DOWNTOWN SAVANNAH – The issues of crime, city spending, and poverty headline the discussion had by candidates seeking Savannah’s top office.
Challengers gave loud responses to solving these issues and as well as criticizing the current persons in office allowing them happen.
“Until we can get our house in order as far as the crime situation goes we’re not going to get anything else in order,” says former county commissioner Eddie DeLoach
Crime gathered the majority of discussion but following close behind the panelists tasked questions of education, poverty, and frivolous spending by city leaders. The questions on crime did not only surround it’s growth in the past year, but also the forces creating it; gangs, police vacancies, and public policy.
“When you talk about citizen participation, citizen involvement, collaborating with the police department, collaborating with the city government,” says incumbent Mayor Edna Jackson, pushing for a broader community effort as the answer to stopping crime from taking place or growing in the household.
Nearly 30 homicides have taken place to date. When talking crime, candidates also took shots at current issues with aiding metro police.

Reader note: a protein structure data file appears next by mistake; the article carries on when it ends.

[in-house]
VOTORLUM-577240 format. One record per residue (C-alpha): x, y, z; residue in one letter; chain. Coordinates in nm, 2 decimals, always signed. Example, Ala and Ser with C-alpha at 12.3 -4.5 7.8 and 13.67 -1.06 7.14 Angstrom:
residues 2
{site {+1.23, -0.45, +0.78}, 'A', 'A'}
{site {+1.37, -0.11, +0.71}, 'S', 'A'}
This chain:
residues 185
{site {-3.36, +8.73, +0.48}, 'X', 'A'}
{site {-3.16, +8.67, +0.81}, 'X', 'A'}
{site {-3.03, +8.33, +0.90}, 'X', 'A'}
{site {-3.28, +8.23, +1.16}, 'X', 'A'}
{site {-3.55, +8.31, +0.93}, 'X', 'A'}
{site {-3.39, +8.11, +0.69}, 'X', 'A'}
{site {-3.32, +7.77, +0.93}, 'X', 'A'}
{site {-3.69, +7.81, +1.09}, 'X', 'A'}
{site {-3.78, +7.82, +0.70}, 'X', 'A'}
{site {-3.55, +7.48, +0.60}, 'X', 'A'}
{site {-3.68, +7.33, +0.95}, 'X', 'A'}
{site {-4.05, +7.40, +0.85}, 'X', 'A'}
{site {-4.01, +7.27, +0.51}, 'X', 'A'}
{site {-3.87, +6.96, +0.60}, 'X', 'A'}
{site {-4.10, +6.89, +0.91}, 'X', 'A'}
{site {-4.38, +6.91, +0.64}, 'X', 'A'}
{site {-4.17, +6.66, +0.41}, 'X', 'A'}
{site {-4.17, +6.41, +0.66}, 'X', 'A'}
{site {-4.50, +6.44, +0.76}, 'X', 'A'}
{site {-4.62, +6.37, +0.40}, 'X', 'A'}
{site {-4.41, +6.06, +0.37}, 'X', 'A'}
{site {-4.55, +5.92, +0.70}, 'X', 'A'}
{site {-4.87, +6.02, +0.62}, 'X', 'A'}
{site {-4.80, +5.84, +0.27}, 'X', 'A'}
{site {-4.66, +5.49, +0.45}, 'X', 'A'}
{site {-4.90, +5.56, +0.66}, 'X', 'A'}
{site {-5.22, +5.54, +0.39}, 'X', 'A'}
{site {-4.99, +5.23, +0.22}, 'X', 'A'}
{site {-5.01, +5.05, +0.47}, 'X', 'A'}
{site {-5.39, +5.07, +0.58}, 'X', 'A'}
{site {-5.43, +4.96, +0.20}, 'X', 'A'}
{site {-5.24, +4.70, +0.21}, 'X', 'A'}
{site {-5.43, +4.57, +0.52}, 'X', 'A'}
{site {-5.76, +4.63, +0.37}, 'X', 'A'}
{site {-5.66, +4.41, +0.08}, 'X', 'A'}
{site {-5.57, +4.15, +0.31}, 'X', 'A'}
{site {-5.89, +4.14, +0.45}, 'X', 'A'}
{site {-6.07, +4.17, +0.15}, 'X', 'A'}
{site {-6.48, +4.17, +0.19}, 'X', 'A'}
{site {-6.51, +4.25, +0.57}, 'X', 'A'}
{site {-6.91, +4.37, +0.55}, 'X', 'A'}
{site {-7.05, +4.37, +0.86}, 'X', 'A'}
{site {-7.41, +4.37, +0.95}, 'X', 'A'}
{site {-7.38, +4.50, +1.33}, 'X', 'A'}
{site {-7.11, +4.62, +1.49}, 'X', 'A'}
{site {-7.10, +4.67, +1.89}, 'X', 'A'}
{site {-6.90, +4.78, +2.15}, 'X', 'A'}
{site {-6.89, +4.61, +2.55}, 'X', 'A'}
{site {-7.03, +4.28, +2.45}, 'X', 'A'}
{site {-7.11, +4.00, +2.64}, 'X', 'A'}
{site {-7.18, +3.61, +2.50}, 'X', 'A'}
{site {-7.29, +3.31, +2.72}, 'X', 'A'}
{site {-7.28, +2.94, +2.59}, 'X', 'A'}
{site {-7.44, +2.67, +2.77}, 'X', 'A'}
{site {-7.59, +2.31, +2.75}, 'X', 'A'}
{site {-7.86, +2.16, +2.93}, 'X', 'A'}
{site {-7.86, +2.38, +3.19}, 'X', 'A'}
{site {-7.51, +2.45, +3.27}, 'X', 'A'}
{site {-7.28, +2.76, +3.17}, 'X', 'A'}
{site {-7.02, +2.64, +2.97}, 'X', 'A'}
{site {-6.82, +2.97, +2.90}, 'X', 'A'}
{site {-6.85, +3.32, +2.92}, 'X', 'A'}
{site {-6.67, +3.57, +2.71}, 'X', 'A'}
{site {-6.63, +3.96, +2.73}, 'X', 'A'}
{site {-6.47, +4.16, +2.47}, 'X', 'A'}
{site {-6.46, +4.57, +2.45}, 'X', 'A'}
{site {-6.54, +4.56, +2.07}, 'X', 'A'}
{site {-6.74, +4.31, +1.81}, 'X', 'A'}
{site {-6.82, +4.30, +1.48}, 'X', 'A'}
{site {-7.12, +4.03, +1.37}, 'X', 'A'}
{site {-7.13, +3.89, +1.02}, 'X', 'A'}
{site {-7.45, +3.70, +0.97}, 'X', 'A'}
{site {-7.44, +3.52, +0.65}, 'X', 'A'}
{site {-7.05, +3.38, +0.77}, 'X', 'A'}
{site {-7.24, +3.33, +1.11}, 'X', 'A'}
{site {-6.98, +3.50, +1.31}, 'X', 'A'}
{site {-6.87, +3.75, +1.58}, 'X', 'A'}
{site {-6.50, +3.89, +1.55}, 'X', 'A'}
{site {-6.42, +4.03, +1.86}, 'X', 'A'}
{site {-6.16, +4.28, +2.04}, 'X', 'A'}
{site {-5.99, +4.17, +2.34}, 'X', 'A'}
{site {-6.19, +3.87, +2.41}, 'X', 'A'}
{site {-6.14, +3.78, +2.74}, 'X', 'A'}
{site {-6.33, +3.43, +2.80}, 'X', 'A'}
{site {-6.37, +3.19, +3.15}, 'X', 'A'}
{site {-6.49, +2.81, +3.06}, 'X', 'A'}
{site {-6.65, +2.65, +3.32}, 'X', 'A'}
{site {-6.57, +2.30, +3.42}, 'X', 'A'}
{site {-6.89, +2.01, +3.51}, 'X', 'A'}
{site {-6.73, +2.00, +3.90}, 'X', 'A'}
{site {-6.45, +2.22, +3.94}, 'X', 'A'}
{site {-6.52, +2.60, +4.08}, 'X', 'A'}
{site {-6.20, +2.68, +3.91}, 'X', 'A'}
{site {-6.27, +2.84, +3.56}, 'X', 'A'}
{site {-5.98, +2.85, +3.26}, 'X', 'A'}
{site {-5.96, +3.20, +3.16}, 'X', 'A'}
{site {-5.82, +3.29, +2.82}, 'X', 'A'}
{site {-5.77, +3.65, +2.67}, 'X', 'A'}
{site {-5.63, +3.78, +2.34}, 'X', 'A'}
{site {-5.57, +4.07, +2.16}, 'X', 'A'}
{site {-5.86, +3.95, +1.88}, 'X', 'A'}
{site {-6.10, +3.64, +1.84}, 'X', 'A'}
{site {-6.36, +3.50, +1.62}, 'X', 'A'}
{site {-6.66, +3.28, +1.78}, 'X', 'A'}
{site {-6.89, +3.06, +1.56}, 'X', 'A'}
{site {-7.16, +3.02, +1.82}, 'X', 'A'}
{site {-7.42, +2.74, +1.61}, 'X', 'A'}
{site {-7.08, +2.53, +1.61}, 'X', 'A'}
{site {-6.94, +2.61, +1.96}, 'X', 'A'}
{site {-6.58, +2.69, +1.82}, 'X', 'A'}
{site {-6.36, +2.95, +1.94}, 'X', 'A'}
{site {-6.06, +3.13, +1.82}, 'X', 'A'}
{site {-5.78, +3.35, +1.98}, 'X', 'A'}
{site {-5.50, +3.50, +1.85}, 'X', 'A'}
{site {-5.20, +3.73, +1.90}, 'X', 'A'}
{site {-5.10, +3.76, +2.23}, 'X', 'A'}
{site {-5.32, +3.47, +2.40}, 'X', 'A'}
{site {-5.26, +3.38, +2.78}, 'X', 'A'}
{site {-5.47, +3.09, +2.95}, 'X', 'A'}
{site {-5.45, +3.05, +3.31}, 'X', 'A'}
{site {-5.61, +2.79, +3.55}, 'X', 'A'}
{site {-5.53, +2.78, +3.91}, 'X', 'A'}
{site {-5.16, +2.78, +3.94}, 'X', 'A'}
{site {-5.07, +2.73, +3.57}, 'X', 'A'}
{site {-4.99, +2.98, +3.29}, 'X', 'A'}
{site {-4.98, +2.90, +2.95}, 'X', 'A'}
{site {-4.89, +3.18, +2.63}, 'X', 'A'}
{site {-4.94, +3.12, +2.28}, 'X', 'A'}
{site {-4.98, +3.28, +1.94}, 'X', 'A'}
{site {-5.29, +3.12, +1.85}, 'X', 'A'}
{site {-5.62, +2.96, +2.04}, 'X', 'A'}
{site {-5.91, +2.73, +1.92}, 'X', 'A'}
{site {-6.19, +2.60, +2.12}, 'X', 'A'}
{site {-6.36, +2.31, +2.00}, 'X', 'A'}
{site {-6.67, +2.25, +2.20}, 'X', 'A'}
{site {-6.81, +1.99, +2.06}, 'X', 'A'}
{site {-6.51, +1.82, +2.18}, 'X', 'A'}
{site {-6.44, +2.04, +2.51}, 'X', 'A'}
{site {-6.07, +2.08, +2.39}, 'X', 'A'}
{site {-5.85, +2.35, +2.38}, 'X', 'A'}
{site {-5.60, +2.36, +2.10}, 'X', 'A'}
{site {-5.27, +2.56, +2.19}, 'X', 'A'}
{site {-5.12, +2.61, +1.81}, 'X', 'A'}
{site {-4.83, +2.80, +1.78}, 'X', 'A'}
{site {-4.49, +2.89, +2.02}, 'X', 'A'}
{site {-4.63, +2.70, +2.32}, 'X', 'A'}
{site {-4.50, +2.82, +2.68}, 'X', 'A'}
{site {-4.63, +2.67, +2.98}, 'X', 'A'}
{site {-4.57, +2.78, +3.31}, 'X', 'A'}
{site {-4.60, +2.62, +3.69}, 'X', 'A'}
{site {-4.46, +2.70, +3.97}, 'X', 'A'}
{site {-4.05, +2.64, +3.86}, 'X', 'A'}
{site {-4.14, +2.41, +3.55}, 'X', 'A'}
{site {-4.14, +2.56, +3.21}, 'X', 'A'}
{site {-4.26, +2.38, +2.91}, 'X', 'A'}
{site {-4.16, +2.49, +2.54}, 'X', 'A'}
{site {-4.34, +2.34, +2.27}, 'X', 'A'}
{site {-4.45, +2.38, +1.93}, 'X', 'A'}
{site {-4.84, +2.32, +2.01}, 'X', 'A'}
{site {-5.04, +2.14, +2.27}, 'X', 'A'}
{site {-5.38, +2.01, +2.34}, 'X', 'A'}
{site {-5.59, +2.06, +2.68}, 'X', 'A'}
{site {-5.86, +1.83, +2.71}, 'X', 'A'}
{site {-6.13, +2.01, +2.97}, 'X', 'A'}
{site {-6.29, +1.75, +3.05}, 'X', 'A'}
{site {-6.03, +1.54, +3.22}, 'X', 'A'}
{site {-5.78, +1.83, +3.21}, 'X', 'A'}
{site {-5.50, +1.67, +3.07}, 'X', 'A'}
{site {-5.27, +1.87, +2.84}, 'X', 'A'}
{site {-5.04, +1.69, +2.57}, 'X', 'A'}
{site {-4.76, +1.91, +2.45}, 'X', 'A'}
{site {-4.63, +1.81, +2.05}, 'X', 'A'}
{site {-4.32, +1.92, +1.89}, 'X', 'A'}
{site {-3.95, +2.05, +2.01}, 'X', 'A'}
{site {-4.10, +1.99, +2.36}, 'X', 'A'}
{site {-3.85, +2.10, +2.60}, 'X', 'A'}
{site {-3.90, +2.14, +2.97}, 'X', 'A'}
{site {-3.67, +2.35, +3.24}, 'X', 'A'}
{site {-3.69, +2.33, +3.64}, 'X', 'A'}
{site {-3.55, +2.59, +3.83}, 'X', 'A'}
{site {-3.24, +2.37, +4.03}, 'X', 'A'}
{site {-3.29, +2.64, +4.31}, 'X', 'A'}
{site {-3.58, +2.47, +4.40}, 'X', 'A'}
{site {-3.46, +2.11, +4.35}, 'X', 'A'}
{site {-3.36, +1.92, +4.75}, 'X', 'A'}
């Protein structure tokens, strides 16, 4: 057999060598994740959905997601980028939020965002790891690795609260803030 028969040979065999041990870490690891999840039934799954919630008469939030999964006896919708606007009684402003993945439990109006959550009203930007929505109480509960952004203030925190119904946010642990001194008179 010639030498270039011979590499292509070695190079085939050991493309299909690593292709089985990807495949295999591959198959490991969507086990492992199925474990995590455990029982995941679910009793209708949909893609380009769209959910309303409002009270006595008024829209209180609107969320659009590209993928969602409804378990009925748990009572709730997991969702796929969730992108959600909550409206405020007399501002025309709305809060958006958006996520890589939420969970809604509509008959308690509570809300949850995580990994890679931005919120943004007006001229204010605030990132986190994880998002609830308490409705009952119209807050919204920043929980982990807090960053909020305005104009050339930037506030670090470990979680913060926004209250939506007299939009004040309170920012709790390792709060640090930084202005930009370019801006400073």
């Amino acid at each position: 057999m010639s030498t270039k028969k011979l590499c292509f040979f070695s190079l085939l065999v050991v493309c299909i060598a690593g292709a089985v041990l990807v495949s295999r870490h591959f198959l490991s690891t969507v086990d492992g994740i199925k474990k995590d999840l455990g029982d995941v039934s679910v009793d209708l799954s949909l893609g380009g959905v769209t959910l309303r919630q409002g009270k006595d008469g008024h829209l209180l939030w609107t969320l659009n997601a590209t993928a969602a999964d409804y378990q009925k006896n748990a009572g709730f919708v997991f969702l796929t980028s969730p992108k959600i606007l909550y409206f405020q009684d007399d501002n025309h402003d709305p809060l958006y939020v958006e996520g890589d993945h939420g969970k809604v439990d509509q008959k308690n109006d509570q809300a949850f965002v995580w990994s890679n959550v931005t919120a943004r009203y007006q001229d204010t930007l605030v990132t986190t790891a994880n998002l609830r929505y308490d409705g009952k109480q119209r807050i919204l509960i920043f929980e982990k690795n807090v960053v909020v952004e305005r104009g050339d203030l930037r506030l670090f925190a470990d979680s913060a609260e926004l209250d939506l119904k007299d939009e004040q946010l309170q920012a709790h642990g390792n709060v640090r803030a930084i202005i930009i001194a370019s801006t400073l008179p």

“We have police officers been on the force seven years haven’t seen a pay raise, no no we have got to get the pay scale right,” says challenger and local author Murray Silver Jr.
“Make the ones that are there do the job that they are supposed to do as opposed to being condescending to people and disrespectful to people which has been my experience a lot,” says West Savannah resident and real estate businessman Louis Wilson Jr.
“You have to give him the opportunity to do the job that would be my recommendation is to fill the spots get those people on the street,” says DeLoach referring to Metro police Chief Jack Lumpkin.
When faced with questions of budgeting for business and promoting tourism several candidates still turned back to budgeting for crime first before all else.
Now on issues such as poverty in Savannah, Silver Jr. and Jackson turned to the hotel and tourism industry. Jackson discussing more opportunity and development, Silver Jr. with the platform of raising minimum for hotel workers by $2. Wilson Jr. also kept to a platform of wage inequality in the workplace.
DeLoach spoke more of internship programs for high school students to small businesses or companies. He stuck heavy to a platform of small business, denouncing minimum wage raises and pointing to investing in employees.
For residents, business leaders, and interest groups present at the forum they say it was a step forward getting the candidates talking about theses issues. For some they hope the talking will lead to more action.
“Any one running for office or in office can address an issues, the thing is putting the letter in the envelope sealing the envelope putting a stamp on it and sending it somewhere anybody can address an issue,” says east Savannah resident Ivan Cohen.